Natalie Pistunovich is a learner, a Google Developer Expert (GDE) for Go, a public speaker and a sailor. As an Engineering Manager in Fraugster, Berlin, she is leading the observability, and additionally organizing GopherCon Europe. Prior to that she was a Backend Developer at GrayMeta, Los Angeles, a co-founder at Connta, Nairobi, a Backend Developer at adjust, Berlin, and a Silicon Integration Engineer at Intel, Haifa. She graduated with a B.Sc. in Computer and Software Engineering from the Technion in Israel. In her free time, Natalie is co-leading the Berlin chapters of the Go User Group and Women Techmakers.
Secure Credential Management with Vault in Kubernetes
Kubernetes is growing day by day - and even though it has generally a good focus on security, it's default credential management with secrets can not be called safe nor easy. Hashicorps Vault supports Kubernetes and improves the 'safety' part - but the management gets even more difficult. Fortunately Kubernetes has webhooks, and with the correct set-up, which you can get from an open-source project of banzaicloud, you can make the vault configuration nearly disappear. We will see how you can get it up and running, what's going on behind the curtains and why the vault is a really safe alternative to secrets.
Filip Nikolic, a former system administrator, knows very well about the pain that comes along with managing different infrastructures. Now as an IT-Consultant at WhizUs, he is trying to ease the pain and automate unnecessary steps.
From Containers to Kubernetes Operators
'Containers are the new ZIP format to distribute software' is a fitting description of today's development world. However, it is not always that easy and this talk highlights the development of Elastic's container strategy over time:
Docker images: A new distribution model.
Docker Compose: Local demos and a little more.
Helm Chart: Going from demo to production.
Kubernetes Operator: Full control with upgrades, scaling,...
Besides the strategy we are also discussing specific technical details and hurdles that appeared during the development. Or why the future will be a combination of Helm Chart and Operator (for now).
Developer Advocate, Elastic
Philipp lives to demo interesting technology. Having worked as a web, infrastructure, and database engineer for over ten years, Philipp is now working as a developer advocate at Elastic — the company behind the Elastic Stack consisting of Elasticsearch, Kibana, Beats, and Logstash. Based in Vienna, Austria, he is constantly traveling Europe and beyond to speak and discuss open source software, search, databases, infrastructure, and security.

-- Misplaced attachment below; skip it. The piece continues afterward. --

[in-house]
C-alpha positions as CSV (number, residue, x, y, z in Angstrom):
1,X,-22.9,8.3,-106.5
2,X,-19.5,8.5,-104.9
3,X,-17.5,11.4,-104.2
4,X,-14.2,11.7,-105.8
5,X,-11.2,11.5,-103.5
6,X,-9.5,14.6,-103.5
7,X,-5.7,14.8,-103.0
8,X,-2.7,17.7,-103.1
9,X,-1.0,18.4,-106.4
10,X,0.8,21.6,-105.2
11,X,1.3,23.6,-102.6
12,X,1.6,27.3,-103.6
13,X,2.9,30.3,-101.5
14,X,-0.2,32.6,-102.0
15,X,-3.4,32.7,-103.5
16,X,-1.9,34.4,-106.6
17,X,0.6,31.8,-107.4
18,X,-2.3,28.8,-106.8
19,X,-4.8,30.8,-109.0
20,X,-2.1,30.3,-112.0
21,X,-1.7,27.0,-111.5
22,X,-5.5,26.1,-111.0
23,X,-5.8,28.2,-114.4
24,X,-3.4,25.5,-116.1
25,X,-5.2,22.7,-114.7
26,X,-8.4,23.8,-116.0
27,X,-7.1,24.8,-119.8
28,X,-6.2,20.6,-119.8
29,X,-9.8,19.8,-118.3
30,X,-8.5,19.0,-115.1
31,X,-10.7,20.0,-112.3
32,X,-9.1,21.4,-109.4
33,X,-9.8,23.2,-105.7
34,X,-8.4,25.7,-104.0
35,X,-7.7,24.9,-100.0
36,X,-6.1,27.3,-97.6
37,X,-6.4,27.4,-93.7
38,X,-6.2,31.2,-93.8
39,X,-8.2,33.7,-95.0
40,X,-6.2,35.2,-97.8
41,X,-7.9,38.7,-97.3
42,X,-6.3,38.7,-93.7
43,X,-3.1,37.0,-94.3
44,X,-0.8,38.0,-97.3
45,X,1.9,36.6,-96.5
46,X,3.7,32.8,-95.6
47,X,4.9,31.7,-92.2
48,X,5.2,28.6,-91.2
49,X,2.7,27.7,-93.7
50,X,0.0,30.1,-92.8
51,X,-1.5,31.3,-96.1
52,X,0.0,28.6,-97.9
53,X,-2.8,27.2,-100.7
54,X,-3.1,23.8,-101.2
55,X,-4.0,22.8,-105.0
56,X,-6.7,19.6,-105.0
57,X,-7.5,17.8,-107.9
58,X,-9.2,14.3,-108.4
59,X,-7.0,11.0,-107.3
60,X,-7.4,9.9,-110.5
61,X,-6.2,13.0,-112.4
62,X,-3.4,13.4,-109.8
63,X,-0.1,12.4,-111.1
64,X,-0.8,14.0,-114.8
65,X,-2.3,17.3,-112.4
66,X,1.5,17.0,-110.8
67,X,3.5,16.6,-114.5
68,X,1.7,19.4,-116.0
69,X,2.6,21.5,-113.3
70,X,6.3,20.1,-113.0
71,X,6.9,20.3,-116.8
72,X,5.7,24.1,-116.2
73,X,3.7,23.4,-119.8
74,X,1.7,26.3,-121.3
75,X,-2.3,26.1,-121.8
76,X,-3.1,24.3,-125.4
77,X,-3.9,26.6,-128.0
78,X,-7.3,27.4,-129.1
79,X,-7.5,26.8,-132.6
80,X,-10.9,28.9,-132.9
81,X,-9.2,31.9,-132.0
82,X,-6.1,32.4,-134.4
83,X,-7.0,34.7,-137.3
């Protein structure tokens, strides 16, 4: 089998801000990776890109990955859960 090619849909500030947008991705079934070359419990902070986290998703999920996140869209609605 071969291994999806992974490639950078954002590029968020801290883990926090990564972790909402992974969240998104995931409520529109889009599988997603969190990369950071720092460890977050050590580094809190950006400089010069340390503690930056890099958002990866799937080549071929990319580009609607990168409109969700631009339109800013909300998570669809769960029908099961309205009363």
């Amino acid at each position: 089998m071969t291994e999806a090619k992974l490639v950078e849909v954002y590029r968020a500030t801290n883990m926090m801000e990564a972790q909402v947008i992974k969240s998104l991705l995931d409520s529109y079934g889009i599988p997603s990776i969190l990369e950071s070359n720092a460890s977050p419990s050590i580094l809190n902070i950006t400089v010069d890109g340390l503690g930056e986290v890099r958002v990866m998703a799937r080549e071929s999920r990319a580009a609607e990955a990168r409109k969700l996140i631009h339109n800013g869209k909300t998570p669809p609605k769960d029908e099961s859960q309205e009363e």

Will Java become simple, amazingly fast and cloud-native in the future?
The JDK is over 20 years old and was created at a time that had totally different requirements for a programing language from today. The rise of cloud technologies and the need for highly scalable applications made Java's 'write once run anywhere' approach less important. Although there are still many reasons to choose Java for application development, the language faces several challenges in the 'serverless', cloud-native context and handling of concurrency. Due to the relatively high cost of a JVM cold start, interpreted frameworks/languages like Node.js and Python have an advantage in a serverless environment. The great news is that JDK has now shifted to an open development model with short release cycles to improve on a regular base. In addition to that, both of the previously mentioned problems have been addressed by solutions like Graal VM, Quarkus and last but not least, the promising ideas of Project Loom.
My name is Tamas Toth and I'm working more than 4 years in software engineering. Currently I am working for viesure where our focus is not only on Product development, but also on the latest technologie stack :)
Cloud Run - Accelerate your way running containers
For more than two years now, everyone talks about Kubernetes and it just recently reached the top of the hype cycle. Even though Kubernetes improves development and operations drastically, management and operational efforts are still necessary. At Next 2019, Google's annual Cloud conference, Cloud Run was presented as serverless system based on Kubernetes and Google Cloud Platform. The session will highlight the architecture and tooling behind Cloud Run and demonstrate how to run and operate containers on it.
Sascha started his career working several years in a large consulting company delivering projects in the area of Emerging Technologies (Big Data & Analytics, Blockchain, Containers & Kubernetes,..). In February 2019 Sascha joined Google as Customer Engineer, where he is now working closely with customers to solve their technical challenges. Besides work, Sascha likes to spend his time mostly hiking and playing ice-hockey.